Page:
Monday, November 21, 2016
We left Reed Bingham State Park this morning (Monday), and headed south on I-75 into Florida. There was no hurry to get anywhere, because we had no definite place to be for tonight. Our camping reservation at Gamble Rogers State Park in Flagler Beach was made for Tuesday through Saturday, with Monday being designated as a travel day. Gary's plan was to spend the night wherever we felt like, in a rest stop or a Wal-Mart parking lot somewhere along the way. Not that there's anything wrong with staying at either of those possibilities in a pinch, but I was hoping to get a really good night's sleep. In order to do that, we would need a quieter place than either a rest stop or a Wal-Mart parking lot could provide. I started thinking of parks along our route, and Paynes Prairie popped into my head. It's only a mile or so off I-75 at exit 374 in the town of Micanopy. That would be PERFECT! I mentioned it to Gary, and he thought that was a GREAT idea. He called ahead, thinking that getting a campsite on a Monday would be no problem at all. What he didn't think about was the influx of the snowbirds into Florida this time of year. The camping snowbirds generally take up ALL of the campsites at every park in the state. However, we lucked out, and there was just one available campsite at Paynes Prairie, campsite #11. We have stayed in various campsites here over the years, and we have our favorites. We have never stayed in this campsite before, and never really considered it, but it's actually pretty good. It's the only campsite on a cut-through road in the middle of the camping loop. There's a trailer pretty close to us on my left side, but there's nobody within sight of us on my door side. It's pretty secluded, and best of all, it's SUPER quiet. This sure beats roughing it with no power or water in a noisy place. Gary enjoyed his hot shower on this 40 degree night, and I got to watch TV. It was well worth the $18 price tag. We're off to Gamble Rogers in the morning, but not before we enjoy this fabulous night in our favorite Florida State Park. Goodnight, everybody!
Sunday, November 20, 2016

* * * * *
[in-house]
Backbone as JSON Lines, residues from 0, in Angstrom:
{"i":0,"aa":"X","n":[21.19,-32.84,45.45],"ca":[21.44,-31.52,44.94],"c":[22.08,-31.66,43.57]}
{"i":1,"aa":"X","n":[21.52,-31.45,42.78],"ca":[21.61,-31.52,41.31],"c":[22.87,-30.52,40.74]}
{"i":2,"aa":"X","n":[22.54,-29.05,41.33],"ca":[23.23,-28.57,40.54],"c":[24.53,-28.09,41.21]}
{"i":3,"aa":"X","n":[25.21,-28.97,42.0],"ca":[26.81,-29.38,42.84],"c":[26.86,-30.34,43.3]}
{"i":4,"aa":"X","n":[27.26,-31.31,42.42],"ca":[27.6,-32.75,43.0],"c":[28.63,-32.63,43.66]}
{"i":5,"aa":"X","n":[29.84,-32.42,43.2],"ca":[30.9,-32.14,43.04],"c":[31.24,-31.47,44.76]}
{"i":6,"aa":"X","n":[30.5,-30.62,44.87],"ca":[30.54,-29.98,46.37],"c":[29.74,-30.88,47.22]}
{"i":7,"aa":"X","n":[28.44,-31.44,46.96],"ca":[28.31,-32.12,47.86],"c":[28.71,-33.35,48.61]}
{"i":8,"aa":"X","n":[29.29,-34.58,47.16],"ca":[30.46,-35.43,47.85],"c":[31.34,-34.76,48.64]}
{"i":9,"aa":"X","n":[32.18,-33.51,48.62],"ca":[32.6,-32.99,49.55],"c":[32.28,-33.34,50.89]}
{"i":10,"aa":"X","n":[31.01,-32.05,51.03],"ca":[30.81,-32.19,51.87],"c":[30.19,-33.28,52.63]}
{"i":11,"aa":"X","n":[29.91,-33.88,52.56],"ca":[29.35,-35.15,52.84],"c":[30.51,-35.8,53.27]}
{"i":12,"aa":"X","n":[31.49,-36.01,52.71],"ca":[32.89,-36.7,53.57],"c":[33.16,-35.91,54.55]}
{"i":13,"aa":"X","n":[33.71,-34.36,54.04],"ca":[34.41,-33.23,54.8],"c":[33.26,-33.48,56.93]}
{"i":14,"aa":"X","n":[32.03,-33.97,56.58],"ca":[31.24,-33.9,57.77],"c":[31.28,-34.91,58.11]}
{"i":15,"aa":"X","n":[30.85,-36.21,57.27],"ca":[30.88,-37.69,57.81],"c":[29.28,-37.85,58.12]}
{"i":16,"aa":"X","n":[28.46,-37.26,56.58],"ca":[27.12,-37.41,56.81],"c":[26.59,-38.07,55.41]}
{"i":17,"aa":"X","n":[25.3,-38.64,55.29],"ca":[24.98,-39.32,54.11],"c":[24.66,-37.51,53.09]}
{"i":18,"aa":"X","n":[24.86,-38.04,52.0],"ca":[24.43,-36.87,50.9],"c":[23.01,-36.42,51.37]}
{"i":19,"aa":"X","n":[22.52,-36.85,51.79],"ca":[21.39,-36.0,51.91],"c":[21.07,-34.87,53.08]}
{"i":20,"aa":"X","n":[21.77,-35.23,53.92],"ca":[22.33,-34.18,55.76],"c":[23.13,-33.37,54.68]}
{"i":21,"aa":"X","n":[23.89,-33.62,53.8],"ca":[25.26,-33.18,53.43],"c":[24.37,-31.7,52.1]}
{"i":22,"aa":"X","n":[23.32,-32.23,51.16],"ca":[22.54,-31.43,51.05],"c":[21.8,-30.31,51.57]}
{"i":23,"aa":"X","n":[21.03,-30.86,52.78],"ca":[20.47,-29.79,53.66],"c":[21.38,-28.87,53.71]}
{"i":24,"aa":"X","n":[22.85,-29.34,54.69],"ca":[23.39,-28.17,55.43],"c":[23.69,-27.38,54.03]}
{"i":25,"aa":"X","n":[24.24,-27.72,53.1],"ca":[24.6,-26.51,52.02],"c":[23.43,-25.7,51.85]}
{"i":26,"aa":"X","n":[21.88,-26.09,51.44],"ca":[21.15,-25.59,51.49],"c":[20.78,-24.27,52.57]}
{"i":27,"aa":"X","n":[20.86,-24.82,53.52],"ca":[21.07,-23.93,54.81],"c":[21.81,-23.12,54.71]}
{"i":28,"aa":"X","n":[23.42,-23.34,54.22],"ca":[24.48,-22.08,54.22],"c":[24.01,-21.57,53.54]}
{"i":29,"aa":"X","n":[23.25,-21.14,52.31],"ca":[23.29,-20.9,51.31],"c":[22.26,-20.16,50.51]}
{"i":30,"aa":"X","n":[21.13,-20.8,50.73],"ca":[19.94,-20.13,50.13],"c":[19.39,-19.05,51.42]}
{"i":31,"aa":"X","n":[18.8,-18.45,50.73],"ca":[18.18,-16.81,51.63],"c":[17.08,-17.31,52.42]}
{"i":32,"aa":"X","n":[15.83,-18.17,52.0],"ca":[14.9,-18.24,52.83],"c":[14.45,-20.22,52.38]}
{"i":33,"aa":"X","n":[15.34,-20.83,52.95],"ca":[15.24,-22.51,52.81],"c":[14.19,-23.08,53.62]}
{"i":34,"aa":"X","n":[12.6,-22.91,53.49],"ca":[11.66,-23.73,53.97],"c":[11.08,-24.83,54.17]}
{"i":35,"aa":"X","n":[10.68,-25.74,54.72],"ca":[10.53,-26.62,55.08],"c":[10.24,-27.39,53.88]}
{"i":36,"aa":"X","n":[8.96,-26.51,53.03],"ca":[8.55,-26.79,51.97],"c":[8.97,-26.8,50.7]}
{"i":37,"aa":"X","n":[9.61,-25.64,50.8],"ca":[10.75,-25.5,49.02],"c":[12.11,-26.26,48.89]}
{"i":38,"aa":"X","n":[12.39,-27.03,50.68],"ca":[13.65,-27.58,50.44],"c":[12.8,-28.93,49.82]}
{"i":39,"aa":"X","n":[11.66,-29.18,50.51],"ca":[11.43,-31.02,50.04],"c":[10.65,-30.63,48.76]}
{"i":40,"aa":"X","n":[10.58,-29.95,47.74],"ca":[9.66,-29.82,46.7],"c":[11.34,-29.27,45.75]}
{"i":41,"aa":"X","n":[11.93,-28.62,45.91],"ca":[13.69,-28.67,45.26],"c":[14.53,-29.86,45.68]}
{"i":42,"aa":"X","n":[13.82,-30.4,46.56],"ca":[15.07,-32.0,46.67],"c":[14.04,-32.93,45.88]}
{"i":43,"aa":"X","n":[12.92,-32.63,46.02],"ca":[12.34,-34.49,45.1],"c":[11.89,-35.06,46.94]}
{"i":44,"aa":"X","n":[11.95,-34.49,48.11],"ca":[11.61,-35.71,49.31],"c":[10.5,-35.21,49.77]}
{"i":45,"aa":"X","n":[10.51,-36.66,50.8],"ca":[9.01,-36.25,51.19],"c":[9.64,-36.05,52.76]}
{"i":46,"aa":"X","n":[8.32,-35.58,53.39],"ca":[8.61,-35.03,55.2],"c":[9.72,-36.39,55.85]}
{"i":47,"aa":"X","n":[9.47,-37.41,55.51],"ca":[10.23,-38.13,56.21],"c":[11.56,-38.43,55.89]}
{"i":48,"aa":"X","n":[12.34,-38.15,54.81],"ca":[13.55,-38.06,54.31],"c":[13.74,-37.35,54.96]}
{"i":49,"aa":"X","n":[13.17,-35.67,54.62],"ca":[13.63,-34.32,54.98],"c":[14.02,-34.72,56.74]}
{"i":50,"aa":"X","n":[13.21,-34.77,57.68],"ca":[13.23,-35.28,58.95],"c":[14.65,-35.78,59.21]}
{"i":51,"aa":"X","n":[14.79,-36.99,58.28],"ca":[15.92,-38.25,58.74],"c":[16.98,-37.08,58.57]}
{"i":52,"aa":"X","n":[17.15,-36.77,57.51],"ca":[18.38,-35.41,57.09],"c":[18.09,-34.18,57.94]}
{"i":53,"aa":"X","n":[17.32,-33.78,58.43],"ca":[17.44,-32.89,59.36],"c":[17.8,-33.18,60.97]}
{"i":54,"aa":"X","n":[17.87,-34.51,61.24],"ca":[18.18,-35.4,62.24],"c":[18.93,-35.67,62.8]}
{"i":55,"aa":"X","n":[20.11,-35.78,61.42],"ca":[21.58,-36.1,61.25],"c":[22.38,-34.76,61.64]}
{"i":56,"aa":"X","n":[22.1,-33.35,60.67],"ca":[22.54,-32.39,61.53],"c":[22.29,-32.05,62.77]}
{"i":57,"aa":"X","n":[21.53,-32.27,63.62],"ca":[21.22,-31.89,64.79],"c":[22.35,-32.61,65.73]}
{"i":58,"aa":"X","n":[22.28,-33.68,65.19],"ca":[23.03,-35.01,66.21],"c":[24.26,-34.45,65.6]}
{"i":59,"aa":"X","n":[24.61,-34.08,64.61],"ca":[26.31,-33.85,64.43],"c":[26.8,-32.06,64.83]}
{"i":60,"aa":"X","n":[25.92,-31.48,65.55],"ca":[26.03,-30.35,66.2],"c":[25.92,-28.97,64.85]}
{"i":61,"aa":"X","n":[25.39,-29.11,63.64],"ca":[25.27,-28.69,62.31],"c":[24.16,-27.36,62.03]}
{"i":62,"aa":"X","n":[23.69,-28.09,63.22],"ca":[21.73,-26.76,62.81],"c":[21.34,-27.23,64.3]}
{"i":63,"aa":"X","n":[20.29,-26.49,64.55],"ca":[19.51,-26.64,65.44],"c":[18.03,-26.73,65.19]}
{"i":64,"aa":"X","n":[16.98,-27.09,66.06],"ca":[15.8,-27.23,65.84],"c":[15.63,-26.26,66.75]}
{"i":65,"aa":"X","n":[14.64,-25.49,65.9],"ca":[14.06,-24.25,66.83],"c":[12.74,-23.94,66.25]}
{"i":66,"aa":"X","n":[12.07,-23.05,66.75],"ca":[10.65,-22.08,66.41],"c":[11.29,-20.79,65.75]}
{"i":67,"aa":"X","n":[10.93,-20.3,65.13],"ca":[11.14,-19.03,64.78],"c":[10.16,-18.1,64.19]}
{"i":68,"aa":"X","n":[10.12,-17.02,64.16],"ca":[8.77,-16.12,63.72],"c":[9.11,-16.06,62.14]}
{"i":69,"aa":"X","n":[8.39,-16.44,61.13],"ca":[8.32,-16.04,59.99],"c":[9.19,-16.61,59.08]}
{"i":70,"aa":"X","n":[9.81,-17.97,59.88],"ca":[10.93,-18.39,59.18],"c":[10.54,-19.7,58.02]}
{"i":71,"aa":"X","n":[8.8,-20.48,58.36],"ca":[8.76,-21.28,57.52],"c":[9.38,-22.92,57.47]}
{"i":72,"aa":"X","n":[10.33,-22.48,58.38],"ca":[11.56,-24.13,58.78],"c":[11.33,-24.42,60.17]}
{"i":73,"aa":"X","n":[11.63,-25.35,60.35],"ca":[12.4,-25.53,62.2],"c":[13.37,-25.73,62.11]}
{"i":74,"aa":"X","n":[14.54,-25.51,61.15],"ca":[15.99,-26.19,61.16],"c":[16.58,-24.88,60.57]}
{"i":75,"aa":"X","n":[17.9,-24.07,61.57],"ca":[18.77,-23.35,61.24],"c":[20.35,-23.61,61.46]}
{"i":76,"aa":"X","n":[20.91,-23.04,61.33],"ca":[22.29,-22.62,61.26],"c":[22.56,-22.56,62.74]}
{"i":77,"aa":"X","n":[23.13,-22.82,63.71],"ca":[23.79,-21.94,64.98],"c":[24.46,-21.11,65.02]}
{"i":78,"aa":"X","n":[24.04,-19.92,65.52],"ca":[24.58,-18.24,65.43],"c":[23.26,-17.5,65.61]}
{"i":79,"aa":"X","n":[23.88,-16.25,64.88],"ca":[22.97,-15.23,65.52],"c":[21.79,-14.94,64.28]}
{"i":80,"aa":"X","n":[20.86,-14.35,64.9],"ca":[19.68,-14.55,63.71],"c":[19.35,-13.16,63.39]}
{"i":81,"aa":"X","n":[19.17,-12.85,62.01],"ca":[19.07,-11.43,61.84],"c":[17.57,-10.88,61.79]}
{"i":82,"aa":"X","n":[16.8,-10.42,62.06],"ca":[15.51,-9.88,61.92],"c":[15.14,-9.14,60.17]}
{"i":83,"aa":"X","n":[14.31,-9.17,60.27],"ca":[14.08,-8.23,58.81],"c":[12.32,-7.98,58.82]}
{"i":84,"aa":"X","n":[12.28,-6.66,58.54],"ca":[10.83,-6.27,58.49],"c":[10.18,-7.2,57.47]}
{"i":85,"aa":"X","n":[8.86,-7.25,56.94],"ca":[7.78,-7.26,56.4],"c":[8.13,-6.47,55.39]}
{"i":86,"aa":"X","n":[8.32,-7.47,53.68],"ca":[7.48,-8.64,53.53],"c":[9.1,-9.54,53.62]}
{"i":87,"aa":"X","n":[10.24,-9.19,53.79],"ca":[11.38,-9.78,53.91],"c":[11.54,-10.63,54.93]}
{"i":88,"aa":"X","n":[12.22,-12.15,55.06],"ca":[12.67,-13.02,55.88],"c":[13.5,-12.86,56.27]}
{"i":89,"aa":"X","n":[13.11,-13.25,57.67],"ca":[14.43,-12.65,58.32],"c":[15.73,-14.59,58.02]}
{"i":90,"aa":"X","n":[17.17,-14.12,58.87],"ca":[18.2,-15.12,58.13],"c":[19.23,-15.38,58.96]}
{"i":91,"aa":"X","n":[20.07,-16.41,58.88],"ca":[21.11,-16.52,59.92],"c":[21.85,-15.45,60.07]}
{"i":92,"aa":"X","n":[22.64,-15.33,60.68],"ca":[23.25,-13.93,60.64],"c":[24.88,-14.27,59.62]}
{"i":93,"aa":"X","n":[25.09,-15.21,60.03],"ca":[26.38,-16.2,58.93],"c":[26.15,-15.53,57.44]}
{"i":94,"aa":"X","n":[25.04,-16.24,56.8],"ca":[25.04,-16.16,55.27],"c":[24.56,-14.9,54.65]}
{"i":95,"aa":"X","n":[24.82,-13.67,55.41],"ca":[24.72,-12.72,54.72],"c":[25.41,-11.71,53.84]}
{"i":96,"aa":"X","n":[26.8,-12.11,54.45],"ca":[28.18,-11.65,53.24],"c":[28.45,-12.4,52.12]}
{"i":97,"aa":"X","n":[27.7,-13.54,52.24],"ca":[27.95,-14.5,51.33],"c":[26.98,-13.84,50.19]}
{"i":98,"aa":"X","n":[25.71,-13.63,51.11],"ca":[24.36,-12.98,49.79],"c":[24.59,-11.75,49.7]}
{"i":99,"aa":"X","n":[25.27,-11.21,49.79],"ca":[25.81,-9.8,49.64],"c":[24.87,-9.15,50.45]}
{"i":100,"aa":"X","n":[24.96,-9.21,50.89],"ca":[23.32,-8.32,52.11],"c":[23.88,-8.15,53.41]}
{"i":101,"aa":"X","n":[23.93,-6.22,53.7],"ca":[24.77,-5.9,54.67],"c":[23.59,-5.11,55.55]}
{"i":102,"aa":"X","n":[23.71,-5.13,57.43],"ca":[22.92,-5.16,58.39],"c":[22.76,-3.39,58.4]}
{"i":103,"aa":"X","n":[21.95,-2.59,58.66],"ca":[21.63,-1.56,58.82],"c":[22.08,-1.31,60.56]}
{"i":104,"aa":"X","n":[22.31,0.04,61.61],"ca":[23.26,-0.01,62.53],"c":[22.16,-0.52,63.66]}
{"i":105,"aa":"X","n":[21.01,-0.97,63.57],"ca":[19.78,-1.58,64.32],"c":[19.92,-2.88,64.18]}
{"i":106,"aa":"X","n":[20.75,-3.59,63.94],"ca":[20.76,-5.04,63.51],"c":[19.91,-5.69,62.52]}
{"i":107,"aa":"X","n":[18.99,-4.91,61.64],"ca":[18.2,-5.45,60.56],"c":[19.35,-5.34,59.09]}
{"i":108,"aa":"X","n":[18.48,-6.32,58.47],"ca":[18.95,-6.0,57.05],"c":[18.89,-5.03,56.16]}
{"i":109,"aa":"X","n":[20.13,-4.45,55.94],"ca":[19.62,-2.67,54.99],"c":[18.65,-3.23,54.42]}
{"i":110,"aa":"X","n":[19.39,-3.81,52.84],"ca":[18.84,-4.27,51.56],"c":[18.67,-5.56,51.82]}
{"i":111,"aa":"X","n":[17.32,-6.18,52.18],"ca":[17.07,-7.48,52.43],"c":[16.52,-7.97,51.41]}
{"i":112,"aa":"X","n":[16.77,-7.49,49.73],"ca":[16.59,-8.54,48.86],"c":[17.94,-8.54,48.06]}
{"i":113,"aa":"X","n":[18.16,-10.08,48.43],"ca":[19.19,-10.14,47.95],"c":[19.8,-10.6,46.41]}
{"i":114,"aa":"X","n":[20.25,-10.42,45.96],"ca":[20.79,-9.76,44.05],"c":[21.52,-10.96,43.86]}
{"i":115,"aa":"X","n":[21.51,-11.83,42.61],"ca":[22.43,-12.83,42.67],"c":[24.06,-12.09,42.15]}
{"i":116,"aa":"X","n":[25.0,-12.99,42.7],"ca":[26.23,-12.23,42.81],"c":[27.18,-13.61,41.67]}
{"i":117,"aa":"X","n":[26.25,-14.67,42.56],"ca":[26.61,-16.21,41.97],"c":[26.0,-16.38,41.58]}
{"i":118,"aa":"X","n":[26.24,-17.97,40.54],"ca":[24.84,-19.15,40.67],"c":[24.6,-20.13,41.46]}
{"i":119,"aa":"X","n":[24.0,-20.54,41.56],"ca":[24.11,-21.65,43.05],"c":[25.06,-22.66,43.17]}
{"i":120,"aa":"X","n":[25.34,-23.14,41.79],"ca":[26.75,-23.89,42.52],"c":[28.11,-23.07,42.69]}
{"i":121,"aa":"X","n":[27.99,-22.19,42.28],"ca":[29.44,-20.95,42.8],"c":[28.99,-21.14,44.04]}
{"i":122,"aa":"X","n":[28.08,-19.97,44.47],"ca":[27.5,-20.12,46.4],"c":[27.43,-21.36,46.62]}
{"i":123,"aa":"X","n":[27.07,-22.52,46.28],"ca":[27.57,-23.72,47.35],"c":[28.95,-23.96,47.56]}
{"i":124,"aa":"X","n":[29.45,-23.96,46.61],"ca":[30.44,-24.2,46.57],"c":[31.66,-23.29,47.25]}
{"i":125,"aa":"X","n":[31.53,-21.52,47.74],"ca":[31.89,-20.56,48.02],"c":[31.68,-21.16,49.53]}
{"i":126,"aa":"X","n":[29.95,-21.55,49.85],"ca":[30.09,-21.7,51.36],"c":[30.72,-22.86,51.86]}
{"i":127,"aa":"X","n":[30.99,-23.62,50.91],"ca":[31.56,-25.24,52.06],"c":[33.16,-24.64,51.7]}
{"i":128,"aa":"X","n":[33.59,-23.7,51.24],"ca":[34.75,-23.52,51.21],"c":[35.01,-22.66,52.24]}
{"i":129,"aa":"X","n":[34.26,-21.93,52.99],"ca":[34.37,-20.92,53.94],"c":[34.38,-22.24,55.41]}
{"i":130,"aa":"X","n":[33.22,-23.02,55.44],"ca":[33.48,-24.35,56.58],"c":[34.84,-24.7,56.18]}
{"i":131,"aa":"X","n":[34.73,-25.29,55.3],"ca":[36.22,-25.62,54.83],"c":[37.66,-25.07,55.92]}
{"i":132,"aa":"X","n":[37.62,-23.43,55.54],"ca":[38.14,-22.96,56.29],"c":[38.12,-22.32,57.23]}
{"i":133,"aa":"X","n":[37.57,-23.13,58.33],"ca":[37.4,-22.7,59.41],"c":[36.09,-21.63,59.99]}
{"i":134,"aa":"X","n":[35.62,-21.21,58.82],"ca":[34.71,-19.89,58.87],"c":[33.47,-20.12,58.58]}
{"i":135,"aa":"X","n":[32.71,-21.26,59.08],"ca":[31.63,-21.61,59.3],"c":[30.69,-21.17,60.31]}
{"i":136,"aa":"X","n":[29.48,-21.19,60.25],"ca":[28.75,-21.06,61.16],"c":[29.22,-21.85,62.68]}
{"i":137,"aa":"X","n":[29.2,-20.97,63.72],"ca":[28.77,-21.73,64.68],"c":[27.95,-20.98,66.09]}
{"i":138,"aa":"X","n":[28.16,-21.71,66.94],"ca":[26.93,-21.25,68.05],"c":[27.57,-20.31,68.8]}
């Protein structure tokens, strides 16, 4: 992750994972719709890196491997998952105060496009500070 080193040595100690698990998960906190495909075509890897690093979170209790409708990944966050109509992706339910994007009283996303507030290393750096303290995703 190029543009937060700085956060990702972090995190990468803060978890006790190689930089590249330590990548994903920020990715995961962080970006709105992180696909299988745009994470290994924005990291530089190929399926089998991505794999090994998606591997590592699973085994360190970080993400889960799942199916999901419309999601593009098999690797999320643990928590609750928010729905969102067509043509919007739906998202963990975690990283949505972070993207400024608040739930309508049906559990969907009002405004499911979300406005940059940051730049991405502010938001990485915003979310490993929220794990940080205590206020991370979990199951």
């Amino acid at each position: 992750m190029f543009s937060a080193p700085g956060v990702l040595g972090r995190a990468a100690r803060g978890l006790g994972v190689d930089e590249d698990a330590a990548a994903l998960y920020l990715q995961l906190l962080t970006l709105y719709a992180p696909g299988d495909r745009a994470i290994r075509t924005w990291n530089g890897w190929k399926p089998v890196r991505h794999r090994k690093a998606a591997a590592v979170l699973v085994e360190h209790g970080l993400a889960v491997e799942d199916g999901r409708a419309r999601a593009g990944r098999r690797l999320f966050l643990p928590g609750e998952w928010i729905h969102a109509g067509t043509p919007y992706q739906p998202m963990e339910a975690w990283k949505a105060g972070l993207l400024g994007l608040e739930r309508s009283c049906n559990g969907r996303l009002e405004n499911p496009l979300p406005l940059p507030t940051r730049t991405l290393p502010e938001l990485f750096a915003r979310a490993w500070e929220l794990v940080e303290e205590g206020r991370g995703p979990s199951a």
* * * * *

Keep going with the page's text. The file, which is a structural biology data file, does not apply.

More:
Before we say goodbye to Reed Bingham State Park for this visit, I thought I'd post a bunch of pics of this pretty little park. Gary (my photographer) had a little spare time today, so I asked him to go out and snap some pictures for me. He happily obliged. There's a good sized lake here, and since Gary is always attracted to water, that is where he began his photography. Like everywhere else we have been in Georgia this year, the drought has created a low condition in the lake. It doesn't seem to be as severe here as other places, but it's still lower than our first visit. At that time, water was flowing over the dam. This time, the dam and beyond is dry. There's also a burning ban going on, so no campfires are allowed. This park is actually located in two adjoining counties, and until the mid-70's, you had to go out to the main highway to get from one side of the park to the other. With former governor (and later President) Jimmy Carter's help, a bridge was created inside the park to tie the two halves of the park together, making it more user friendly for everyone who visits. Thanks, Jimmy! All together, the park is over 1600 acres. There's a boat ramp, picnic pavilions, and group shelters on each side of the park. The man-made beach, the largest of the picnic pavilions, and the kayak rentals are on the west side. The campground, park office, mini-golf, and all of the trails are on the east side. Gary walked a couple of the trails today, but ran out of time to walk all of them. The Little River Trail has a LONG boardwalk that branches off to a couple of different areas that provide views of a swampy area. Not the prettiest area of the park for sure, but Gary was impressed with that boardwalk. That's a LOT of lumber! There's also a Nature Center in the same area as the trails, but it was closed when Gary visited. The only wildlife seen was a few squirrels and an armadillo. Here in the campground, there are two loops. Loop #1 is the older of the two, and has a rather ancient restroom. That is where we are. Loop #2 is fairly new, and most of the campsites there have full hookups for more modern and larger RV's than myself. Gary calls the restroom in Loop #2 "The Palace". It is the nicest restroom of any park we have been to. Gary doesn't mind taking the walk over to "The Palace" for his showers, but uses the ancient bathroom in our loop for all the other stuff you humans use bathrooms for. He's hoping that they will eventually build a "Palace" in Loop #1. As always, we have enjoyed our stay here. Gary got to spend a couple of days at the nearby Moultrie Swap Meet and Car Show, as I relaxed and watched a LOT of cable TV. We already have our camping reservations made for here in 2017. There are car shows in February and November, and we'll be back for both. This is the end of our camping in Georgia for 2016. All of our remaining stops this year will be in Florida, and we head that way in the morning. I'll post from there. Have a great week, my friends.